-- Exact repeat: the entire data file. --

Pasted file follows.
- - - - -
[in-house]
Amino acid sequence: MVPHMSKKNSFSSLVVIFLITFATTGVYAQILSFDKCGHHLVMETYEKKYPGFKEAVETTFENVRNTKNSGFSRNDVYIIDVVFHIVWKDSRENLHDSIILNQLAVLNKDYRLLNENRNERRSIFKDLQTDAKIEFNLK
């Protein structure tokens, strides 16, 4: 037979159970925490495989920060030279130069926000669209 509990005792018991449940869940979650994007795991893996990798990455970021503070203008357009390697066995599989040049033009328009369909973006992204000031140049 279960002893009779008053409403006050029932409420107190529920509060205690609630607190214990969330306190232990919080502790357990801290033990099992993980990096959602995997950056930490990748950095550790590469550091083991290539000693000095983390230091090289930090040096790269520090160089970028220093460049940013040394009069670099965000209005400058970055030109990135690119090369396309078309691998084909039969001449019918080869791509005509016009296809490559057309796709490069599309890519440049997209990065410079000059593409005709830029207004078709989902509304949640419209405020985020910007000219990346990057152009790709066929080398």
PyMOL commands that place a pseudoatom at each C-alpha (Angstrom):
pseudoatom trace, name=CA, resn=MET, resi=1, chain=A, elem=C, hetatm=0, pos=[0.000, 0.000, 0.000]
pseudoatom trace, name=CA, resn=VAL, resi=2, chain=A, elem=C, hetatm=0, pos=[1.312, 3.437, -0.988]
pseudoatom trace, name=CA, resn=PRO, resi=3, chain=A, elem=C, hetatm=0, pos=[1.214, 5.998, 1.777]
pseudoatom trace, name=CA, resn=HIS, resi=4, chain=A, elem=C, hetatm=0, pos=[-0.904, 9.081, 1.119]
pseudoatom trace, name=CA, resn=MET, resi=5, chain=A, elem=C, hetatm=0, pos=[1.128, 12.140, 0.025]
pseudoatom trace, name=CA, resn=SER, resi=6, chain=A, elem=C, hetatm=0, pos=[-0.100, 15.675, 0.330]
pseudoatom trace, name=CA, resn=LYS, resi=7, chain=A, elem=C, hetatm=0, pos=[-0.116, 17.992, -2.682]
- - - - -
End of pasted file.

[in-house]
Amino acid sequence: MVPHMSKKNSFSSLVVIFLITFATTGVYAQILSFDKCGHHLVMETYEKKYPGFKEAVETTFENVRNTKNSGFSRNDVYIIDVVFHIVWKDSRENLHDSIILNQLAVLNKDYRLLNENRNERRSIFKDLQTDAKIEFNLK
């Protein structure tokens, strides 16, 4: 037979159970925490495989920060030279130069926000669209 509990005792018991449940869940979650994007795991893996990798990455970021503070203008357009390697066995599989040049033009328009369909973006992204000031140049 279960002893009779008053409403006050029932409420107190529920509060205690609630607190214990969330306190232990919080502790357990801290033990099992993980990096959602995997950056930490990748950095550790590469550091083991290539000693000095983390230091090289930090040096790269520090160089970028220093460049940013040394009069670099965000209005400058970055030109990135690119090369396309078309691998084909039969001449019918080869791509005509016009296809490559057309796709490069599309890519440049997209990065410079000059593409005709830029207004078709989902509304949640419209405020985020910007000219990346990057152009790709066929080398």
PyMOL commands that place a pseudoatom at each C-alpha (Angstrom):
pseudoatom trace, name=CA, resn=MET, resi=1, chain=A, elem=C, hetatm=0, pos=[0.000, 0.000, 0.000]
pseudoatom trace, name=CA, resn=VAL, resi=2, chain=A, elem=C, hetatm=0, pos=[1.312, 3.437, -0.988]
pseudoatom trace, name=CA, resn=PRO, resi=3, chain=A, elem=C, hetatm=0, pos=[1.214, 5.998, 1.777]
pseudoatom trace, name=CA, resn=HIS, resi=4, chain=A, elem=C, hetatm=0, pos=[-0.904, 9.081, 1.119]
pseudoatom trace, name=CA, resn=MET, resi=5, chain=A, elem=C, hetatm=0, pos=[1.128, 12.140, 0.025]
pseudoatom trace, name=CA, resn=SER, resi=6, chain=A, elem=C, hetatm=0, pos=[-0.100, 15.675, 0.330]
pseudoatom trace, name=CA, resn=LYS, resi=7, chain=A, elem=C, hetatm=0, pos=[-0.116, 17.992, -2.682]